Any advice to others looking for mentors?
Being able to have a vision of what you want to do is where it all starts. If you know what you want to do, just start talking about what you want to do all the time.
That’s how I got into commercial [real estate] and found a mentor.
‘I’ve been wanting to do commercial real estate.’
‘I have a client and I need help figuring out what to do.’
Just keep saying that. Talk about what you want to do with everybody. That’s when you’ll be able to identify opportunities.
How’s your first year as a commercial agent been?
It’s going great. It’s all been referral and word-of-mouth. I’ve actually gotten business a lot easier and quicker with commercial real estate than residential.
It’s been interesting to see. I feel I’m more trusted as an adviser in commercial real estate and that I’ve gained more respect from the clients I work with.
A lot of what I’ve done is tenant rep — working with small businesses and getting them into buildings to lease. That’s been really fun. That’s probably the most emotional part of commercial real estate that I’ve encountered because people are really excited. They might be a new business or moving into a larger location. What’s fun about that is that goes directly back into the Colorado Springs economy, strengthening it and creating more jobs. That’s really great to be a part of that.
Has involvement with organizations in the community benefited your business?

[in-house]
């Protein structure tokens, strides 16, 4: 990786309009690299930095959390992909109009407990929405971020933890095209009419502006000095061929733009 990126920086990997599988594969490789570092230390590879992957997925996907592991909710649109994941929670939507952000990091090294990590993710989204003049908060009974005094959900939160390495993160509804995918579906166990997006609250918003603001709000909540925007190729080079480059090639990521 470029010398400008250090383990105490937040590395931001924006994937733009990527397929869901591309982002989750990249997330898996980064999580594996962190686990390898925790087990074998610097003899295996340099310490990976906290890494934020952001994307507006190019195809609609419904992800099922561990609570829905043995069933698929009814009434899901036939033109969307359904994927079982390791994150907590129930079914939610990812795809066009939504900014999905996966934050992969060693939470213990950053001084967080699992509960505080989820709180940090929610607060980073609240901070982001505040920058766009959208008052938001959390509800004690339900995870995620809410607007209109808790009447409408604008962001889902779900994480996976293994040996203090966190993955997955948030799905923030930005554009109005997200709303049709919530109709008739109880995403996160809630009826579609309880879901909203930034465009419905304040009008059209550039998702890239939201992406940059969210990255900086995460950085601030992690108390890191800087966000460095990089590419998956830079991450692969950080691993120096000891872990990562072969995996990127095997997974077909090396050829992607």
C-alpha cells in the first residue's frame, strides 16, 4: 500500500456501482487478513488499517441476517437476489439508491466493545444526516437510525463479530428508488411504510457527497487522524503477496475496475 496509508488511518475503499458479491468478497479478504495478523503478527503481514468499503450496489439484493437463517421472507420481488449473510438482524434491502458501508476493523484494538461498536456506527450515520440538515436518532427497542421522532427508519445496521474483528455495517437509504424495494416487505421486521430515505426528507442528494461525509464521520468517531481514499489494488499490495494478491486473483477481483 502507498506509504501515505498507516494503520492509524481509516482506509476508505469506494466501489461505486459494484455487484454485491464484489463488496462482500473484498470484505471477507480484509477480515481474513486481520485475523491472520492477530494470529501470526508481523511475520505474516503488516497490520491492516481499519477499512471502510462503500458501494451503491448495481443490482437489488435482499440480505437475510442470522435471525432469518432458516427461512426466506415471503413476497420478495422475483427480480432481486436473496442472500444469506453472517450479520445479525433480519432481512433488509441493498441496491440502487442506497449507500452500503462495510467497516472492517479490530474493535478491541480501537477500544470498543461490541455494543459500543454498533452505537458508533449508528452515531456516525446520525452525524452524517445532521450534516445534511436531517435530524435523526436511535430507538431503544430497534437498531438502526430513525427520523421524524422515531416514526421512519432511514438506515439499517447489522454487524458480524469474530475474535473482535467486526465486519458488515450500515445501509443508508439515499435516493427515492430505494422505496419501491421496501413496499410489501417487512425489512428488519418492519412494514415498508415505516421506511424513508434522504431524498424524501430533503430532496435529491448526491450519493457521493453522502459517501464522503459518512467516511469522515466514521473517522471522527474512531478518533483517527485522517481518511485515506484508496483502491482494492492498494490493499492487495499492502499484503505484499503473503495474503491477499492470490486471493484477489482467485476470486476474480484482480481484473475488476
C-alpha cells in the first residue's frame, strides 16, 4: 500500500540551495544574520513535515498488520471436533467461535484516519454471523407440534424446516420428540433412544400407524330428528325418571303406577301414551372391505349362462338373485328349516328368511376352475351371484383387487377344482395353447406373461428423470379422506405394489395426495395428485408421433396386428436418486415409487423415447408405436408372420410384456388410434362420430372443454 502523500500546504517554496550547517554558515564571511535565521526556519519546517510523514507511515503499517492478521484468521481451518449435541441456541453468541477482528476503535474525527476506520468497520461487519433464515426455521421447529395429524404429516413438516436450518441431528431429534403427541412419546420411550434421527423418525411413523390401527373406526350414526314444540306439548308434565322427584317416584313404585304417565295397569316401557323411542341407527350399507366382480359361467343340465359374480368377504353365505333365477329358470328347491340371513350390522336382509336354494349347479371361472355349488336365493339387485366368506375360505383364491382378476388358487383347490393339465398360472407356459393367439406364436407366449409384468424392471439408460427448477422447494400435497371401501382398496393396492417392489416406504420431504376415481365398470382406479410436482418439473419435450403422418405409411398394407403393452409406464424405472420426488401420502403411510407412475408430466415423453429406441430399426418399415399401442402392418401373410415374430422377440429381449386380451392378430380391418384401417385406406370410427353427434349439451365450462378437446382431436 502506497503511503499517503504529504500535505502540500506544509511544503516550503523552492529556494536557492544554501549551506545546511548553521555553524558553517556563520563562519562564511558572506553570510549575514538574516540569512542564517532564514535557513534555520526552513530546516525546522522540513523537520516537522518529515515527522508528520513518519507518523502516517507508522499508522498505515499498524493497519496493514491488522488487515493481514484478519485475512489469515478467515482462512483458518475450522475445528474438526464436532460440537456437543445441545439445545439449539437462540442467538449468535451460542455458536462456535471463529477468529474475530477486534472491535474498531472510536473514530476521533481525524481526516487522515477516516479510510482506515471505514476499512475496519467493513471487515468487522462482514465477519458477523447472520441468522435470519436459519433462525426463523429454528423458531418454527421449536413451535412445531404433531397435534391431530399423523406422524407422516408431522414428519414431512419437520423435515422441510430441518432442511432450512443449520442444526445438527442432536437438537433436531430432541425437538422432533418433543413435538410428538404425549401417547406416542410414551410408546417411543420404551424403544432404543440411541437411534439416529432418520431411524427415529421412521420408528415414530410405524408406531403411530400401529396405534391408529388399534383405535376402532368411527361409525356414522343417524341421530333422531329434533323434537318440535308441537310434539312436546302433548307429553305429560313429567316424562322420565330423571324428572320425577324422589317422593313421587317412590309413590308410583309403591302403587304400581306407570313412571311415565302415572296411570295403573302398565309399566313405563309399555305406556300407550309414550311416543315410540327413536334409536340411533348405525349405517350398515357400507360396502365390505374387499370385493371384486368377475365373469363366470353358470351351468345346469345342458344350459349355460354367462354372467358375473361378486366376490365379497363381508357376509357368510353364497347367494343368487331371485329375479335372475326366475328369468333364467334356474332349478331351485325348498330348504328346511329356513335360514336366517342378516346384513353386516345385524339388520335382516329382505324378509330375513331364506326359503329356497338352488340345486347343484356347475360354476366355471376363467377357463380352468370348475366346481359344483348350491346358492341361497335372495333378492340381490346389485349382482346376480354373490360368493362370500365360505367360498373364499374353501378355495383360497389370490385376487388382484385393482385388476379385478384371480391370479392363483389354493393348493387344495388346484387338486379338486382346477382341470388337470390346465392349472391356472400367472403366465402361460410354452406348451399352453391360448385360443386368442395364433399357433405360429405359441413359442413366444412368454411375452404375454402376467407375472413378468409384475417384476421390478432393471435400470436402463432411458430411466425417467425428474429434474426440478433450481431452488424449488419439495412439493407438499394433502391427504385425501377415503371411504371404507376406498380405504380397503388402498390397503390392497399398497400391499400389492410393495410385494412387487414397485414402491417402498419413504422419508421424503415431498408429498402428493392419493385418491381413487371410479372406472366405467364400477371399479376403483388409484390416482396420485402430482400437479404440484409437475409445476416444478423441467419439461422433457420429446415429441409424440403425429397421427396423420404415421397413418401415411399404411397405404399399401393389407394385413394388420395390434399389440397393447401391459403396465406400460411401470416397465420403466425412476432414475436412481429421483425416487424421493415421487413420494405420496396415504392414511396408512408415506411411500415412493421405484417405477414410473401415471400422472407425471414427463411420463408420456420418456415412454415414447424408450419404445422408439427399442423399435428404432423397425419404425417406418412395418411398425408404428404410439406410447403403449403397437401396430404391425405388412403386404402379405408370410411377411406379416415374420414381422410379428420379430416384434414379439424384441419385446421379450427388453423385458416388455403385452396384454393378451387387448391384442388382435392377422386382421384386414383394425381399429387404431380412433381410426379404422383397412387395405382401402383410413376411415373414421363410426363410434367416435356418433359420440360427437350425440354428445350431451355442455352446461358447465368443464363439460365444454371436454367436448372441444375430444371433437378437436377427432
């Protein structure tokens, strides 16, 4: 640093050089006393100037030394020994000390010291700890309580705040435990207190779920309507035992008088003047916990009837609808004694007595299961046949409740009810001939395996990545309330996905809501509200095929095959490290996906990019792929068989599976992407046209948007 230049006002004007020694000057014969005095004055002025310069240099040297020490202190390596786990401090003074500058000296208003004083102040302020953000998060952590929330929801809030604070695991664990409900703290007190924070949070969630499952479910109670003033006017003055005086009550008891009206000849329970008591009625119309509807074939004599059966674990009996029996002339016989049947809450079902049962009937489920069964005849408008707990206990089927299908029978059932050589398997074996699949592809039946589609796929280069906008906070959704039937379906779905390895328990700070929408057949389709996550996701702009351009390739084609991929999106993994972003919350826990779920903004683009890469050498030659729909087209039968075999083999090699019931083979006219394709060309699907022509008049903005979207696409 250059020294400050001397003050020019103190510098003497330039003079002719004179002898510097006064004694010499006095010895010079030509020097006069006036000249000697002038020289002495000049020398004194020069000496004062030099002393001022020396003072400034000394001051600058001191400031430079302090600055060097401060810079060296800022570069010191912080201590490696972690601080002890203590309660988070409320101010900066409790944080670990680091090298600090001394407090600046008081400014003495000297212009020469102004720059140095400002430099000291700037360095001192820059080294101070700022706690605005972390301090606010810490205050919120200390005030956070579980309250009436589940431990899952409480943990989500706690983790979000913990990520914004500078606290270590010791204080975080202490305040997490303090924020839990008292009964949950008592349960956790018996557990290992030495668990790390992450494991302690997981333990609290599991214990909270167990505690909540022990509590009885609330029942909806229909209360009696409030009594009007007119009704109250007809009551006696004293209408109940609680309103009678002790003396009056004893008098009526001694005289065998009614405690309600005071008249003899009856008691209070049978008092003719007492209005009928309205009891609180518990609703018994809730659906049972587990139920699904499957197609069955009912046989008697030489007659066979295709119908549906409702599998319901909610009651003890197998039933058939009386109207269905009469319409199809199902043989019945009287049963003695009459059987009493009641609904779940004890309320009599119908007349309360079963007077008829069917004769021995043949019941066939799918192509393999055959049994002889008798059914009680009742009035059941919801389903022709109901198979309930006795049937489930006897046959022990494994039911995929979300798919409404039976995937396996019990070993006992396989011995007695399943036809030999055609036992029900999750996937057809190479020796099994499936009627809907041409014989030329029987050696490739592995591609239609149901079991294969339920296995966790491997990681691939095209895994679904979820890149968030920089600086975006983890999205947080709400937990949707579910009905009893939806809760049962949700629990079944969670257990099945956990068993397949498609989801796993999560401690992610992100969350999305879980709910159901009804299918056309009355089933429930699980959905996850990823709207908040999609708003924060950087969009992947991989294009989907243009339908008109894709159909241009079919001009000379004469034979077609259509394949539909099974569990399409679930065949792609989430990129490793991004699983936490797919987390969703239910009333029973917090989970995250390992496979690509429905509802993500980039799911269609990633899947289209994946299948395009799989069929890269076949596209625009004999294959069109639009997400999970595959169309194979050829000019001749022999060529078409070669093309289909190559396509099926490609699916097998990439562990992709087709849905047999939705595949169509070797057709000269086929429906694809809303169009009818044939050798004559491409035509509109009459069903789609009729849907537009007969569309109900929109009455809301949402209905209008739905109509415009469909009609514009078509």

I’m a long-game thinker. I’ve definitely received direct benefit now, but business is all about relationships, and in commercial real estate, that’s especially true.
It’s a long-game industry. Every relationship I can make now helps my business.
What’s the long-game strategy for your career?
Right now I’m working on getting my [Certified Commercial Investment Member designation]. I will be in Denver to take a financial analysis course for that. Getting that designation is my first goal. Twenty years from now it would be really cool to have my own commercial brokerage.
What’s your favorite thing about the Springs?
It’s such a lame answer but the weather is a huge part of it. I like the weather because you can get all four seasons in one day. It’s never too hot for too long; it’s never too cold for too long. Also, the mountains are so close. You can drive 10 minutes and be immersed in the mountains.
The community is also diverse. You can drive to Manitou [Springs] which is so different from North Gate. Even though we’re a growing, larger city, we still are very small and I like that about it — probably because I’m from a small town.
Has the Springs changed during your five years here?
Astronomically. It’s been really cool to see. I moved here in 2013 … thinking everything is so affordable here. We still have a great affordability index but prices have definitely gone up. There wasn’t traffic when I moved here and it seems like, starting a month ago, there’s traffic everywhere. The housing market is going up. When I got into real estate you could wait a few days to put an offer on a house — and it had been on the market 20 days. Now you see multiple offers on the first day. … All the commercial development and absorption of buildings sitting around for a while have increased. And there’s all the development that hasn’t come to fruition yet.
What advice would you give yourself five years ago?
Don’t wait for permission. Everything I’ve ended up doing that has gotten me to where I’m at hasn’t been easy, because it’s been a little out of the norm — like getting into commercial real estate or moving here in the first place. I’ve had people tell me before, ‘You can’t do it,’ or ‘You shouldn’t do it.’
You’ll never get anywhere if you wait for permission